The Gardens of the Queen is a popular and iconic dive location in Cuba for those underwater photographers who have creative ideas for documenting or capturing artistic images of sharks, groupers, crocodiles and other fauna of the Caribbean Sea. Here, it is possible to film life in the mangroves, and if one is lucky, meet a crocodile. Vladimir Gudzev reports.
Dear lovers of underwater photography, I’d like to tell you a story about a unique expedition and photo safari in which fellow participants and I were lucky enough to develop a successful method of taking underwater photographs of marine crocodiles at Cuba's Gardens of the Queen. This site is located far from urban areas and protected from storms and currents, but the accommodations are very comfortable.
Usually, visitors get to Havana by plane, then travel by a comfortable bus across half the country to the southeastern port of Jucaro, where a large ship awaits. This vessel can comfortably accommodate up to 30 divers and guests, and is quite fast. The ship’s special dive boats are used to bring divers to specific dive sites.
The daily diving schedule was as follows: 6:45 a.m., get up; 7:00 a.m., get to the dive site; 7:30 a.m., first dive; 9:15 a.m., breakfast; 11:30 a.m., second dive; 1:00 p.m., lunch and rest; 3:30 p.m., third dive; 6:30 p.m., dinner; and finally, at 7:45 p.m., a night dive. The water temperature was about 30°C (86°F), which allows you to dive in a thin wetsuit or even just a Lycra dive skin. The visibility of the water varied from 15m to 20m. Diving depths were no more than 30m, with most dives reaching only 20m. Dives lasted no more than 50 minutes.
There were really a lot of sharks here. They were quite bold, getting close to divers and often accompanying them up to the very surface. Gray reef sharks stayed mainly at a depth of at least 10m, and silky sharks stayed in the region of one to seven meters.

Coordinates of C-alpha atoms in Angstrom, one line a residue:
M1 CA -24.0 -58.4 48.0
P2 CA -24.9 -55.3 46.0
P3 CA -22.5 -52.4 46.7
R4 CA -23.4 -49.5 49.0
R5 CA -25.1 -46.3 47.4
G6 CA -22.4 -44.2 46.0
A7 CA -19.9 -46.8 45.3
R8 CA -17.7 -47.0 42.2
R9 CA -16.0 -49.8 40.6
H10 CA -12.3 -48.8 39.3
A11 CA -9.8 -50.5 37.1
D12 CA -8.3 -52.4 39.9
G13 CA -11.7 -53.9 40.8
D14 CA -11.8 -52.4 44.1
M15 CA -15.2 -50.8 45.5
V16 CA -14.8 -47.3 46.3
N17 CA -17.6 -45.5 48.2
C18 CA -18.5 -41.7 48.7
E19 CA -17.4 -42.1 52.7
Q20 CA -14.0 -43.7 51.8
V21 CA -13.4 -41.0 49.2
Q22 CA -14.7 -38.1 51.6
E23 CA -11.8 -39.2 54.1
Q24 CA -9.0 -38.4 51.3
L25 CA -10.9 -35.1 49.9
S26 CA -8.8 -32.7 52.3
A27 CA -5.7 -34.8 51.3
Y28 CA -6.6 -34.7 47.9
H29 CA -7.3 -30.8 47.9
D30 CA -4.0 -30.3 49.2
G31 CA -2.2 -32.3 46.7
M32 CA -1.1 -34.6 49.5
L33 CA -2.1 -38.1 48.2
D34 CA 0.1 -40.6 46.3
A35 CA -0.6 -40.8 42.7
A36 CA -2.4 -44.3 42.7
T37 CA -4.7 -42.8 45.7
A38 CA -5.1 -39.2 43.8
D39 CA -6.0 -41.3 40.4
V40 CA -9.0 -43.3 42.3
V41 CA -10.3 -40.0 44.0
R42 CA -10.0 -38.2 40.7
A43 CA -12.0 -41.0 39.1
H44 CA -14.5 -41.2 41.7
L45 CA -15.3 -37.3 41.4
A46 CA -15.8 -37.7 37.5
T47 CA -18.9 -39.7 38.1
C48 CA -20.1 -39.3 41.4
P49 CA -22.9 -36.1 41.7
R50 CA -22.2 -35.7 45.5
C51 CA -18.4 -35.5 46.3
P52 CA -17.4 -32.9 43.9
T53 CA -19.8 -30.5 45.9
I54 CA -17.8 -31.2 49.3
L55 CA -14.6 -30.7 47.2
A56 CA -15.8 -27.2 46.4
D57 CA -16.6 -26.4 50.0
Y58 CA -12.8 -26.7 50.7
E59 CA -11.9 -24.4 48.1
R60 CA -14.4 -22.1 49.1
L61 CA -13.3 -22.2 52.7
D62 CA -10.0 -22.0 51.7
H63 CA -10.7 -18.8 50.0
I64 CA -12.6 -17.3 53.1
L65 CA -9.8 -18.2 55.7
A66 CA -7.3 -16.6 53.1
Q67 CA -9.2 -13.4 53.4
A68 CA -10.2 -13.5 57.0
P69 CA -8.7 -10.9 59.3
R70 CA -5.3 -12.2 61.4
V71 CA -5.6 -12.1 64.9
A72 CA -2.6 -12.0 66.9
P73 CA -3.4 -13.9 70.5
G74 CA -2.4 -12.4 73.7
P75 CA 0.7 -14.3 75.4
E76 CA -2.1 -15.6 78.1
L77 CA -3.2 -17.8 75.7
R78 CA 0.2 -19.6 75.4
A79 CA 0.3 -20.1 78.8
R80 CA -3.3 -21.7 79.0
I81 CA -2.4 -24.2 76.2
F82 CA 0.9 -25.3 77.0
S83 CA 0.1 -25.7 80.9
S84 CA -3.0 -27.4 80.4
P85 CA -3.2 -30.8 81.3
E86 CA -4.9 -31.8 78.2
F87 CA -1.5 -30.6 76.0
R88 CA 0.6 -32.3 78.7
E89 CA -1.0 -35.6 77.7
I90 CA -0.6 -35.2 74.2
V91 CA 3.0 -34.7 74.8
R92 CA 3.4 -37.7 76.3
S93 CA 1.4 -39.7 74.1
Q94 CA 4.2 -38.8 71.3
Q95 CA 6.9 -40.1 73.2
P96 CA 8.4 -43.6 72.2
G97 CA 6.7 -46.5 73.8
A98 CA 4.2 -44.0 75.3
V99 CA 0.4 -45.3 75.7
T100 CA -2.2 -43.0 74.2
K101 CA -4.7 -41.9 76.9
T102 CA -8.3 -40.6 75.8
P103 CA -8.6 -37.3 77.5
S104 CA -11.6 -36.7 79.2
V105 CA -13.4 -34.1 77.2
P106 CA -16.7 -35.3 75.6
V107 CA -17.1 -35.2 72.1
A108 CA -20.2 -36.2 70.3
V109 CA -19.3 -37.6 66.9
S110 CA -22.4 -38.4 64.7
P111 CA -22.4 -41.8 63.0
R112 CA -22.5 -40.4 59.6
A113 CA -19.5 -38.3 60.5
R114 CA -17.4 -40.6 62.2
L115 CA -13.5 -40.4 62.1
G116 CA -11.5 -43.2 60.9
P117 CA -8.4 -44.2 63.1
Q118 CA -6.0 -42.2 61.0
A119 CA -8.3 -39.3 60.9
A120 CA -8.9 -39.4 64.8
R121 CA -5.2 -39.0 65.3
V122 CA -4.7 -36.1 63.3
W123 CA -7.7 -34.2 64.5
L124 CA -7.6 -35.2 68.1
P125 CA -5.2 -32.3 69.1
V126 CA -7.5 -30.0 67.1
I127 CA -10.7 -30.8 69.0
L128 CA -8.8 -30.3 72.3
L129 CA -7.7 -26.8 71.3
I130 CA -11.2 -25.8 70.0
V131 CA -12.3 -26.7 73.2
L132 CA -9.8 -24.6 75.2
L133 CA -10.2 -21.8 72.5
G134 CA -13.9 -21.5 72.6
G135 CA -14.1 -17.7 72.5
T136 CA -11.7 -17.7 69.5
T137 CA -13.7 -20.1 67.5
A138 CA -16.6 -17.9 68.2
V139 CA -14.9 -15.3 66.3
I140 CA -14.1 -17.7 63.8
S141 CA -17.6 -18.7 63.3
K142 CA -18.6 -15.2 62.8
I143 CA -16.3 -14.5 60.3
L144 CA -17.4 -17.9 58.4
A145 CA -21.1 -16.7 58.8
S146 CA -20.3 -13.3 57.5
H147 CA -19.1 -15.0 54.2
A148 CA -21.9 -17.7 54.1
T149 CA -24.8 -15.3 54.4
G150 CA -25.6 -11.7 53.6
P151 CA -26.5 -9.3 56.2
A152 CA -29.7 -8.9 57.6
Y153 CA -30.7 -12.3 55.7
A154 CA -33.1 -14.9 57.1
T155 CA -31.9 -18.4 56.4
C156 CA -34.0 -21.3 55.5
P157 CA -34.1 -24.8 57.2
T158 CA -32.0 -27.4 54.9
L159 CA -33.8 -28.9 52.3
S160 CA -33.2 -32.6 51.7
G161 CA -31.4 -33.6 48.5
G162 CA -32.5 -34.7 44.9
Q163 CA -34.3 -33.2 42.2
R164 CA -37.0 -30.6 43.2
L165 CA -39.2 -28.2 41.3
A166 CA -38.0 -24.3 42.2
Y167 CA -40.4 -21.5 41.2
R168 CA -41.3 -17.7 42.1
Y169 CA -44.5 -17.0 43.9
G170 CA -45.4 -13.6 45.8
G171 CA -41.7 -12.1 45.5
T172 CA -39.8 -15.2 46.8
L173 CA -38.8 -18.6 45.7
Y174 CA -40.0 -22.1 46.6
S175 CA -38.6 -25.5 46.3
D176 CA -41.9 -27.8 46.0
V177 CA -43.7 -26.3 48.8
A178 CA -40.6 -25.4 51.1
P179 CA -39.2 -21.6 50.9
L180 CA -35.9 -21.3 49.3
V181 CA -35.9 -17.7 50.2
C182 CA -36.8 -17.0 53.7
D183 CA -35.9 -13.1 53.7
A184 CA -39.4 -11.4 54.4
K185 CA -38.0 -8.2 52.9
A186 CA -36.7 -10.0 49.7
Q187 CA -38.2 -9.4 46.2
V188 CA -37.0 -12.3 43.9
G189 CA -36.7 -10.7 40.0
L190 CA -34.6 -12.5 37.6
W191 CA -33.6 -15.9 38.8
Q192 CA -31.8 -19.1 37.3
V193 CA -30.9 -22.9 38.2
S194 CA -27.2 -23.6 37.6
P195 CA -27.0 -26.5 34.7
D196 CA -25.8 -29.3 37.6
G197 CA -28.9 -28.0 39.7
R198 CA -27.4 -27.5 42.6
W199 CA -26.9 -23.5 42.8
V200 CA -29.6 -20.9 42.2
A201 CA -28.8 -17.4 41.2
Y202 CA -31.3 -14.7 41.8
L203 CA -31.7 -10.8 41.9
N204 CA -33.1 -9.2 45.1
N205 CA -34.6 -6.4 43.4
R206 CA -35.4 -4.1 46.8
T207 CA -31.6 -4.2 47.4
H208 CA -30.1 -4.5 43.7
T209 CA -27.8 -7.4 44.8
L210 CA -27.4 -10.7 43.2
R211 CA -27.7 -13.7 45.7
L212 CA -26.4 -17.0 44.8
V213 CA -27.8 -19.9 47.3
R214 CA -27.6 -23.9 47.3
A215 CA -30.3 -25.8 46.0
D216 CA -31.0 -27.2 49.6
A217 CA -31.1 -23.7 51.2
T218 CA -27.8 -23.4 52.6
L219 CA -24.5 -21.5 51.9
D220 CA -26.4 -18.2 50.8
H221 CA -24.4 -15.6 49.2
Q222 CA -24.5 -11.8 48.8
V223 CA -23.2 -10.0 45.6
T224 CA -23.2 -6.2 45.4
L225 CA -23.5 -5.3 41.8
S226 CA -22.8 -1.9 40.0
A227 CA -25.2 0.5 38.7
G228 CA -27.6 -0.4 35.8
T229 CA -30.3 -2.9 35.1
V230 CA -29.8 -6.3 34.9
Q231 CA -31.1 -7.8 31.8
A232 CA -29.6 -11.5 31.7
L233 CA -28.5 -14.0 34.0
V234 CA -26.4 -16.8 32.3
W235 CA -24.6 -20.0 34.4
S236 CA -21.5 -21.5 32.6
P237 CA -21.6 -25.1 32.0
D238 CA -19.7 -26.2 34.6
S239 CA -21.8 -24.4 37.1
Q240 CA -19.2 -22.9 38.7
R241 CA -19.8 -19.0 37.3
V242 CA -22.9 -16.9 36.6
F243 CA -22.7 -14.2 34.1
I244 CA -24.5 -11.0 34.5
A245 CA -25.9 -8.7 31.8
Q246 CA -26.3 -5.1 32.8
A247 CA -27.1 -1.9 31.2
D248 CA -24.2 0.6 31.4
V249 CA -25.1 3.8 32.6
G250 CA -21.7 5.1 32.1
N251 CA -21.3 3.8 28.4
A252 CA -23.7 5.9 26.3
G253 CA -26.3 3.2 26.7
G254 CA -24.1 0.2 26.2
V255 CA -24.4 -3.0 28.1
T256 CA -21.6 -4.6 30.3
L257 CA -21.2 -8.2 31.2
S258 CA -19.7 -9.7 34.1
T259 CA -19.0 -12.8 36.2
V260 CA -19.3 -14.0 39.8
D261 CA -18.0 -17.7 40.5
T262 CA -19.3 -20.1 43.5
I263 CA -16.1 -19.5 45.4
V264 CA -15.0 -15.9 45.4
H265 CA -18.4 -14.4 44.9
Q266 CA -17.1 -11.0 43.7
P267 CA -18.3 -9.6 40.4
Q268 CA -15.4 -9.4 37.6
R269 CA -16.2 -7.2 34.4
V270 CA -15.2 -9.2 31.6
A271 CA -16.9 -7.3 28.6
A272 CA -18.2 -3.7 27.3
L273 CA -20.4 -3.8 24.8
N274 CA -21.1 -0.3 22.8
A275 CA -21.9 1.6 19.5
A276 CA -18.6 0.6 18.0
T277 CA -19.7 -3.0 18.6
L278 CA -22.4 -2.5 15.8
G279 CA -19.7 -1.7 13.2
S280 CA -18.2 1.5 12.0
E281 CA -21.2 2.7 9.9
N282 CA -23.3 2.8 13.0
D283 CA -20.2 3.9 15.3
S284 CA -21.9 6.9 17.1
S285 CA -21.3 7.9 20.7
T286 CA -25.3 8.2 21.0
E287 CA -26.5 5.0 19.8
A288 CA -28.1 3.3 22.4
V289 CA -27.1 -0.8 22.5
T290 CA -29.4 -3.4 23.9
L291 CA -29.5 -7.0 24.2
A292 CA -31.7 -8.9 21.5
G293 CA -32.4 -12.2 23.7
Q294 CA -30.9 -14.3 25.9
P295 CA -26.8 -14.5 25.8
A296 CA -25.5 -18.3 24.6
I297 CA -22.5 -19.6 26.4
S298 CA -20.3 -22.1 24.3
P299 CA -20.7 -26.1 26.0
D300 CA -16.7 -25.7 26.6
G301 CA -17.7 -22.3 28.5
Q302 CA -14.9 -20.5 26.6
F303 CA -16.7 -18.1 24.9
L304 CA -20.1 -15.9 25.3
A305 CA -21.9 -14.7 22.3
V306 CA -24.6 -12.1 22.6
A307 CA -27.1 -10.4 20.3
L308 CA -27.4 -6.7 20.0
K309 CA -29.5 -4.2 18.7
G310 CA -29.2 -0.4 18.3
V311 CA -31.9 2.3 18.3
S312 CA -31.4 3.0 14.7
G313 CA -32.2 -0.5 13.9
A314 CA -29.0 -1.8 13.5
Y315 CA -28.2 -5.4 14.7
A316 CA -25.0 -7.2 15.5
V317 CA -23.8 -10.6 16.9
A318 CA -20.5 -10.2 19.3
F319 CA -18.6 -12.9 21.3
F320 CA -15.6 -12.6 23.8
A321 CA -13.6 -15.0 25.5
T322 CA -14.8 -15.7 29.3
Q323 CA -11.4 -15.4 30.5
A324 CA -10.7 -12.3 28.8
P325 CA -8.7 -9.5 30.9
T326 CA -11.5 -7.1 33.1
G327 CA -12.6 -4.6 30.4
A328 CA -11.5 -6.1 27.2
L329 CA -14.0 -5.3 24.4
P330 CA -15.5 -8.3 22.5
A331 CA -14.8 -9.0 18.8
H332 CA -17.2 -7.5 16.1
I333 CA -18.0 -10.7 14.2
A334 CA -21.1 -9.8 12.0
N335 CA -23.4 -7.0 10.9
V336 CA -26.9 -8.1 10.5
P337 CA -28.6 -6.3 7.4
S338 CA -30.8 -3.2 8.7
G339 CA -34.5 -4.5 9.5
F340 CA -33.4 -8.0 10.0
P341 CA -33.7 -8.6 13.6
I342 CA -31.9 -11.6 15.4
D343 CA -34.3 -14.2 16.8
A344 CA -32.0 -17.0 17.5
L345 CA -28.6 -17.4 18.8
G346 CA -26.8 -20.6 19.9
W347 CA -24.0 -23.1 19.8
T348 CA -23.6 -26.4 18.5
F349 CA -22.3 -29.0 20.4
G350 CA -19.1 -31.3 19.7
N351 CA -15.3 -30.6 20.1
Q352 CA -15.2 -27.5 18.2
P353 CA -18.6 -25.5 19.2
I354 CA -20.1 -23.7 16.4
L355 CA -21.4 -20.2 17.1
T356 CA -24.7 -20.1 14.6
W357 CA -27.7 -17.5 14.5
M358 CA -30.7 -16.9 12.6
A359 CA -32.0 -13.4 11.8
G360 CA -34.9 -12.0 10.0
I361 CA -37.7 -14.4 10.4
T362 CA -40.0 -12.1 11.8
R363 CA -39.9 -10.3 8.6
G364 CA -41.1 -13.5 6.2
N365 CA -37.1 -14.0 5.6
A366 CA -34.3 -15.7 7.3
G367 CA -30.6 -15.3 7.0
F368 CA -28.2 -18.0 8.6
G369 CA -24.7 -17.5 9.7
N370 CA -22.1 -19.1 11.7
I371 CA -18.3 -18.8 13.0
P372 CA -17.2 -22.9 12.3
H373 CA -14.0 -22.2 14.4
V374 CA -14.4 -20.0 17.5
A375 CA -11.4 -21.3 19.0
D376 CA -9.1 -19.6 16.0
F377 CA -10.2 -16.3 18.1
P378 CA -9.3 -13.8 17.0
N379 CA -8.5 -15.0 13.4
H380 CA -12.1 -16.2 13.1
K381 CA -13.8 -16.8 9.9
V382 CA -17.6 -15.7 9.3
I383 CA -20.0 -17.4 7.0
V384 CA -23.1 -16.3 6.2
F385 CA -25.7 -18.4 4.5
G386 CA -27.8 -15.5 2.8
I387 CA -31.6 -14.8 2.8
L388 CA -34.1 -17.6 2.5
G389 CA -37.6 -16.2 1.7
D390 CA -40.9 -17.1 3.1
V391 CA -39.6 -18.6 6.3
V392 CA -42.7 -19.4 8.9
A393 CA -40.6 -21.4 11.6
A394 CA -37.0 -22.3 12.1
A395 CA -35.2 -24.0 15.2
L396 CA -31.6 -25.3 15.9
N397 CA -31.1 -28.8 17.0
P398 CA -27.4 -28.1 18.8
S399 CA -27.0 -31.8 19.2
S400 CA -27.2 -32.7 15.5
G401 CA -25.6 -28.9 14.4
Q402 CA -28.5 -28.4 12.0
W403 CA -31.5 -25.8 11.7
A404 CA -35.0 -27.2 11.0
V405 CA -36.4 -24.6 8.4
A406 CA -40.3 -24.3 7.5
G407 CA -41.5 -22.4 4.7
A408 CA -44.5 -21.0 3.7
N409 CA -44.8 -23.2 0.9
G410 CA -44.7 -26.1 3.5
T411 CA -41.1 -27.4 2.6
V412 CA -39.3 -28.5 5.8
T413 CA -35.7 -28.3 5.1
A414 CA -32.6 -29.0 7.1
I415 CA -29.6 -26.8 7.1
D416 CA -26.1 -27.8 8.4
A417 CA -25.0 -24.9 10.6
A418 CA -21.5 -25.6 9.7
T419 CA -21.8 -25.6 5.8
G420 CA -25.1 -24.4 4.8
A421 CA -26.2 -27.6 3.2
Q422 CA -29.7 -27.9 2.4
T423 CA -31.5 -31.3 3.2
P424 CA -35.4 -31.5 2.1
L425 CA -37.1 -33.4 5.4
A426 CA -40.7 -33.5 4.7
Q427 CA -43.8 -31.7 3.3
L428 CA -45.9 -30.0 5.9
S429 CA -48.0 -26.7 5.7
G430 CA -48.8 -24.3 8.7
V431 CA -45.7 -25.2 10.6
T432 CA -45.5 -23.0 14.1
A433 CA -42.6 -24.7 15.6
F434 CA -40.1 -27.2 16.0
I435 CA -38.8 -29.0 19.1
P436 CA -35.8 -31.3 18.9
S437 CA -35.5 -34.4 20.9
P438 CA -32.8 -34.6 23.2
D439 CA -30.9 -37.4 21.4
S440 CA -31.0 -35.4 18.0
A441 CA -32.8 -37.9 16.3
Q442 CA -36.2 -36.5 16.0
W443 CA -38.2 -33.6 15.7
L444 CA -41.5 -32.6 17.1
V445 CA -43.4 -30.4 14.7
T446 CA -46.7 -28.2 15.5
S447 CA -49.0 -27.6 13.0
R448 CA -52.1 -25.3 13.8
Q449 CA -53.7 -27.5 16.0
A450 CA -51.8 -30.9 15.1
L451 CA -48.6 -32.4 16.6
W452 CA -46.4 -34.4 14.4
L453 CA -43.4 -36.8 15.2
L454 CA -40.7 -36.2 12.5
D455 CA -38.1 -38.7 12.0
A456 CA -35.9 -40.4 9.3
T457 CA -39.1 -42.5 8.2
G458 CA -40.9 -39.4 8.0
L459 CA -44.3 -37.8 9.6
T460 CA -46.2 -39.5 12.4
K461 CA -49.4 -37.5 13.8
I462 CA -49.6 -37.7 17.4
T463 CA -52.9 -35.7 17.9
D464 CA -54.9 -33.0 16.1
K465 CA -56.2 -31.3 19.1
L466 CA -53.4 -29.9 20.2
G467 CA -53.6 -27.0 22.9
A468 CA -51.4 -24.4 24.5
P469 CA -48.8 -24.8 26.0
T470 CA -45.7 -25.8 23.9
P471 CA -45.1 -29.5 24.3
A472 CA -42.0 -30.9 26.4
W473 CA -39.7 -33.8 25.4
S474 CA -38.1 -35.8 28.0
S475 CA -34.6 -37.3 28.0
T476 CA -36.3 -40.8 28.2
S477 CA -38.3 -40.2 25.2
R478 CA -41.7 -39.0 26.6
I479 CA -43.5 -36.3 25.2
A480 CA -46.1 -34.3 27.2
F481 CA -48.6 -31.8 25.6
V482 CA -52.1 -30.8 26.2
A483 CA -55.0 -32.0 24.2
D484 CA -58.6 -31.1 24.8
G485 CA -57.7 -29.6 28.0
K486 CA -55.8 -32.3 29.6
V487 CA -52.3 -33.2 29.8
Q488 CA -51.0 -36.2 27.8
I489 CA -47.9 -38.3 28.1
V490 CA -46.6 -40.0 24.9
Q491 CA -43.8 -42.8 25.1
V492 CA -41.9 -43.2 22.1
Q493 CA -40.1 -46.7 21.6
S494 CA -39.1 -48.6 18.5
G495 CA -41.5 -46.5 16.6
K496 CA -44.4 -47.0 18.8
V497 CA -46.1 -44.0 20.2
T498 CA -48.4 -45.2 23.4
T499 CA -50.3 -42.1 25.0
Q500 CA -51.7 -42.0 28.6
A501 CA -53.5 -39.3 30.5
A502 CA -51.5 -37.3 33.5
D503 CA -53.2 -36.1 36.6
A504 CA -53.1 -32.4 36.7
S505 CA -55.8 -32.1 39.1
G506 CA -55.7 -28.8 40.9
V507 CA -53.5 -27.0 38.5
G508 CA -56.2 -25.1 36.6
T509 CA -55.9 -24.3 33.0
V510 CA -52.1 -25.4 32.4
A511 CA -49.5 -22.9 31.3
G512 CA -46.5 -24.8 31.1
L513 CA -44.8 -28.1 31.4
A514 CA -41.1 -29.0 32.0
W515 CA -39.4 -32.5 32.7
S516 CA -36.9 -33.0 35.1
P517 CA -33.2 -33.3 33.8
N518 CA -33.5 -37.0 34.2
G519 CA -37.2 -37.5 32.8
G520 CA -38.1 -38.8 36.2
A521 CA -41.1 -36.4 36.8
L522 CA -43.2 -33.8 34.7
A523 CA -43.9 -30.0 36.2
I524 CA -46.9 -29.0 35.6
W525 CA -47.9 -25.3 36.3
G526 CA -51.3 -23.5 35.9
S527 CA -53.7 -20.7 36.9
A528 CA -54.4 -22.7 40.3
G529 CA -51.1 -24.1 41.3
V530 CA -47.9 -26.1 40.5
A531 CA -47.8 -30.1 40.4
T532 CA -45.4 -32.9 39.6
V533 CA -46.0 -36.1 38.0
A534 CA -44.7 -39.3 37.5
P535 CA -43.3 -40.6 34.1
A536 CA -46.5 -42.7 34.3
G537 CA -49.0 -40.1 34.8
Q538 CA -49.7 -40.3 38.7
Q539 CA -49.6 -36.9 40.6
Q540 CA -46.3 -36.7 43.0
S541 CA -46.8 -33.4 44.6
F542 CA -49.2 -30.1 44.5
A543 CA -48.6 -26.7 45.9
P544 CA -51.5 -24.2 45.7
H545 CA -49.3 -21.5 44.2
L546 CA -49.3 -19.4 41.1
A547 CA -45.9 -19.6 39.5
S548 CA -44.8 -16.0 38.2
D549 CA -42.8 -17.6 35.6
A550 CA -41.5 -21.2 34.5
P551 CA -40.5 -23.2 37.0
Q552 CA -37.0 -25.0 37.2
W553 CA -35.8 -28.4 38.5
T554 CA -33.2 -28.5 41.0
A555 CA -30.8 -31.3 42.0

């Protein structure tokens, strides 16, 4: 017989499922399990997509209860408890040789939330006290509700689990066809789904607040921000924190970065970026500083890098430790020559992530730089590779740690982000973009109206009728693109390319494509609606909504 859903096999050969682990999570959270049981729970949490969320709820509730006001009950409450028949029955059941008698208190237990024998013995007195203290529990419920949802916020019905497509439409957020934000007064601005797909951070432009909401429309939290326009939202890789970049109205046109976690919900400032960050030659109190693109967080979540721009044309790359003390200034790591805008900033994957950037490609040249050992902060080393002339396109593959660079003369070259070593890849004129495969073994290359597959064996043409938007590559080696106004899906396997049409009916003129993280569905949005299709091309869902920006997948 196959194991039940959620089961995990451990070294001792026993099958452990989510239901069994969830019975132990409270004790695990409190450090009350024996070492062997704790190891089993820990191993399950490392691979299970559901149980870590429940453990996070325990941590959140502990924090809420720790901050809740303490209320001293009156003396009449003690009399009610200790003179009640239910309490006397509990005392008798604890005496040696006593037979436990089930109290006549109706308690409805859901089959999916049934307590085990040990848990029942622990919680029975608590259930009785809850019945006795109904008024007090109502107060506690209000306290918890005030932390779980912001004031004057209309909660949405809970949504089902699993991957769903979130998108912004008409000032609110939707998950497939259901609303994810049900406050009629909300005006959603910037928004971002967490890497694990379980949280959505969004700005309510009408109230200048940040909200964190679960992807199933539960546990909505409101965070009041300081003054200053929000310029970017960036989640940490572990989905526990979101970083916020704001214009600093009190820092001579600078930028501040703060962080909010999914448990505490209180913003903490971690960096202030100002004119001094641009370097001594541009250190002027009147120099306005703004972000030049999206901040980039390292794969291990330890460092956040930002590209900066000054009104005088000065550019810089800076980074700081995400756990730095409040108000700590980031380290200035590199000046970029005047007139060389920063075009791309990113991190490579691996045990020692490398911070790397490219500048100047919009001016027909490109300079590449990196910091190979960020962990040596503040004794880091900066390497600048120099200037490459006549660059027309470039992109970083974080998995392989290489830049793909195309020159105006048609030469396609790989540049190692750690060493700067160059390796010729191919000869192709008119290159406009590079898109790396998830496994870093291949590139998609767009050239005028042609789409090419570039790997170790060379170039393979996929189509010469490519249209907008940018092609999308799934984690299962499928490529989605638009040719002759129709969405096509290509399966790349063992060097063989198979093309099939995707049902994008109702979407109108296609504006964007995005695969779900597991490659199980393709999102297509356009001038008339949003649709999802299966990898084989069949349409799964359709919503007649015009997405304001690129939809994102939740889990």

Sometimes, it seemed quite dangerous—especially when you had to exit the water along the gangway, among swarming sharks, pushing their bodies out of the way with your body. It was scary, and then there was the blood from the fish baits, dripping from the deck. Our Cuban dive guides just chuckled, asking us not to wave our hands. But nothing happened!
How to photograph a sea croc
However, the more important story here is how we photographed a sharp-snouted American crocodile in the mangroves. Photographing a sea crocodile is actually a main objective for many underwater photographers, and we were no different.
The depths at the site were shallow—from one to two meters. There was little current. Water visibility was five to ten meters, depending on how much silt a diver’s finning technique disturbed from the sea bottom. But the current carried away the silt within minutes. As a rule, we arrived at the site at 11:00 a.m., baring gifts for the crocodile—frozen pieces of chicken.
Settling the dive boat in the right channel among the mangroves, our Cuban dive guides began shouting loudly, “Ninyo!” (“Boy!” in Spanish) and splashed the chicken on a rope into the water. The first time, we waited for a crocodile to appear for about 20 minutes and even lost hope. But then, we Russian participants followed the Cubans' lead and started shouting: “Genie, come out! Hey, you! Come out, floating log! Tram-ta-ra-ram!”
And “His Excellency” appeared from the mangroves, leisurely swimming to the boat, where on the side, a piece of chicken splashed seductively. As it swam, the whole group of us divers (having forgotten our initial fears) gleefully jumped into the water, cameras in hand. There was no organization here: crocodile, flippers, arms, chicken and photo equipment were everywhere, flailing and causing the sediment to rise up, clouding the site. In short, it was 39 minutes of chaos. In the end, the cheeky crocodile stole the chicken and escaped into the mangroves! In the evening, we each reviewed our shots and got depressed. They were all just a mess.